Henri Alexis Brialmont
25 May 1821|
Venlo, United Netherlands
|Died||21 July 1903
|Known for||Contributions to military engineering and fortifications|
Henri-Alexis Brialmont (Venlo, 25 May 1821 – Brussels, 21 July 1903), nicknamed The Belgian Vauban, was a Belgian army officer, politician and writer of the 19th century, best known as a military architect and fortress designer. Brialmont qualified as an officer in the Belgian army engineers in 1843 and quickly rose up the ranks. He served as a staff officer, and later was given command of the district of Antwerp. In 1877 he became a Lieutenant-General and finished his careers as Inspector-General of the Army. Brialmont was also an active pamphleteer and political campaigner and lobbied through his career for reform and expansion of the Belgian military and was also involved in the foundation of the Congo Free State.
Today, Brialmont is best known for the fortifications which he designed in Belgium, Romania and the Congo Free State. In particular, the fortifications built in Belgium at the end of the 1880s around the towns of Liège, Namur and Antwerp would play an important role during the early stages of the German campaign in Belgium during World War I.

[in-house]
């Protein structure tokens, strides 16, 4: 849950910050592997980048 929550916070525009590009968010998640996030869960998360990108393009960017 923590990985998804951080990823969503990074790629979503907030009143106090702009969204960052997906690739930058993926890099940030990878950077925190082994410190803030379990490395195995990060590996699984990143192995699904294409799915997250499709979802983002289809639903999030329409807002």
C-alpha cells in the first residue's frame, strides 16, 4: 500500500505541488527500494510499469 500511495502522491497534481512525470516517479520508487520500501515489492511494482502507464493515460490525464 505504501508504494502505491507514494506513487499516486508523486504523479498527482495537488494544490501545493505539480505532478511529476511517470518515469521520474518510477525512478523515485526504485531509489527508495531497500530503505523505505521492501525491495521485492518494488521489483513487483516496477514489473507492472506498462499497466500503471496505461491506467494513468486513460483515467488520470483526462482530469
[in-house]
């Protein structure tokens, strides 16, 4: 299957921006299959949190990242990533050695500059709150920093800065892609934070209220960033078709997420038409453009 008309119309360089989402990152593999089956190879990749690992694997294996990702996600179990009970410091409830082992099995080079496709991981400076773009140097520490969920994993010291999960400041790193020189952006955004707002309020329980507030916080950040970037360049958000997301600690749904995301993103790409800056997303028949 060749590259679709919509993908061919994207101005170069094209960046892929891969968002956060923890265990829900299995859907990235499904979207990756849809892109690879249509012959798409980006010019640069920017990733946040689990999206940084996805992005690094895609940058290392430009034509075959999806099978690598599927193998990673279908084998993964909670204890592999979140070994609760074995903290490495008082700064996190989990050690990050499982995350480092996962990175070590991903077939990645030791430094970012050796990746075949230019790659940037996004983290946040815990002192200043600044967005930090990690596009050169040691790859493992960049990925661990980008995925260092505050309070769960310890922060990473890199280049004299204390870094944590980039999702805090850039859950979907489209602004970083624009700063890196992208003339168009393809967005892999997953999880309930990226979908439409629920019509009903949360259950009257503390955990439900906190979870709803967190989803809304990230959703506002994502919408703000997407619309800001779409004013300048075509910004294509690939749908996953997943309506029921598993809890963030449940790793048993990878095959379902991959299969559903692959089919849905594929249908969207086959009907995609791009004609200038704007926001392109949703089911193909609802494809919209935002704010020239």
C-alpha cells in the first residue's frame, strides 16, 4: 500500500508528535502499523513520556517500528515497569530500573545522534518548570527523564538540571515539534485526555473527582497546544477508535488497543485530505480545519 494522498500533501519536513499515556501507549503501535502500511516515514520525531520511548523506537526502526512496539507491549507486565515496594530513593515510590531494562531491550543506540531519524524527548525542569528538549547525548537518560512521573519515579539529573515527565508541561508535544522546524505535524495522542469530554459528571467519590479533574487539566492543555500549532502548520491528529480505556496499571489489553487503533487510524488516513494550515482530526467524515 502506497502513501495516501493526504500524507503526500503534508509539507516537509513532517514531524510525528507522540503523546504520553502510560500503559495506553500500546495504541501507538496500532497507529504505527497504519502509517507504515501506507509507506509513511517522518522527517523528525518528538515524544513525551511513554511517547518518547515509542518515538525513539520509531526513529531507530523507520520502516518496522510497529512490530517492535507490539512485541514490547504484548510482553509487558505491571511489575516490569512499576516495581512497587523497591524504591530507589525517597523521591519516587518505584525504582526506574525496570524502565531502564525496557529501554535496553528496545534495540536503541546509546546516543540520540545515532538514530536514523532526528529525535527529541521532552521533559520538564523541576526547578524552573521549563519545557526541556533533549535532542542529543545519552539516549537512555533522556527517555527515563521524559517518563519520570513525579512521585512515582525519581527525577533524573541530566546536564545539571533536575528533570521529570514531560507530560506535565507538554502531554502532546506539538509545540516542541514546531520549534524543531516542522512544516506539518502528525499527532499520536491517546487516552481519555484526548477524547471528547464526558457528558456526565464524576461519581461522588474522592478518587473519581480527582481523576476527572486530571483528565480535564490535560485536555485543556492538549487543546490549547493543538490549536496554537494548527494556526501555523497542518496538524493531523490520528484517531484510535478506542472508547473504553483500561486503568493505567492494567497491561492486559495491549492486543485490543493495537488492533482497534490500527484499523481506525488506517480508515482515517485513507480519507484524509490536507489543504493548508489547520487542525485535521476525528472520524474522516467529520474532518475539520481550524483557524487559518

Henri-Alexis Brialmont was born in Venlo in Dutch Limburg in 1821. His father, Mathieu Brialmont, had served in the French Grand Armée during the Napoelonic Wars where he had reached the rank of Captain. During Dutch rule in Belgium, Mathieu Brialmont served in the Dutch army and, after Belgian independence in 1830, joined the Belgian army. In 1849 he was made General, and was appointed Minister of War in 1850. Although Venlo is not situated in Belgium today, the Belgian government claimed rights over the territory after the Belgian Revolution until it was forced to abandon it at the Treaty of London settlement in 1839.
Henri-Alexis performed poorly at school but succeeded in getting into a military academy. In 1859, during his military career, he married the daughter of the journalist and leading figure of the Belgian Revolution, Louis de Potter.
Brialmont graduated in 1843 as military school where he graduated as a Sous-lieutenant of the Engineers. He quickly rose up the ranks, being promoted to Lieutenant in 1847. From 1847 to 1850 he was private secretary to the war minister, General Baron Félix Chazal. In 1855 he entered the staff corps, became major in 1861, lieutenant-colonel 1864, colonel in 1868 and major-general in 1874. In this rank he held at first the position of director of fortifications in the Antwerp district (1874). In 1877 he was promoted to Lieutenant General and later Inspector-General of the Army; a post which he held until his retirement in 1892.
During the Belgian response to the Franco-Prussian War of 1870-1, Brialmont, then a colonel, served as chief-of-staff of the Army of Antwerp, assigned to defending the National Redoubt. However, during his whole military career, Brialmost never once served in a war, even though some Belgian soldiers served during the Mexican Adventure (1861-7) and during fighting for the Unification of Italy.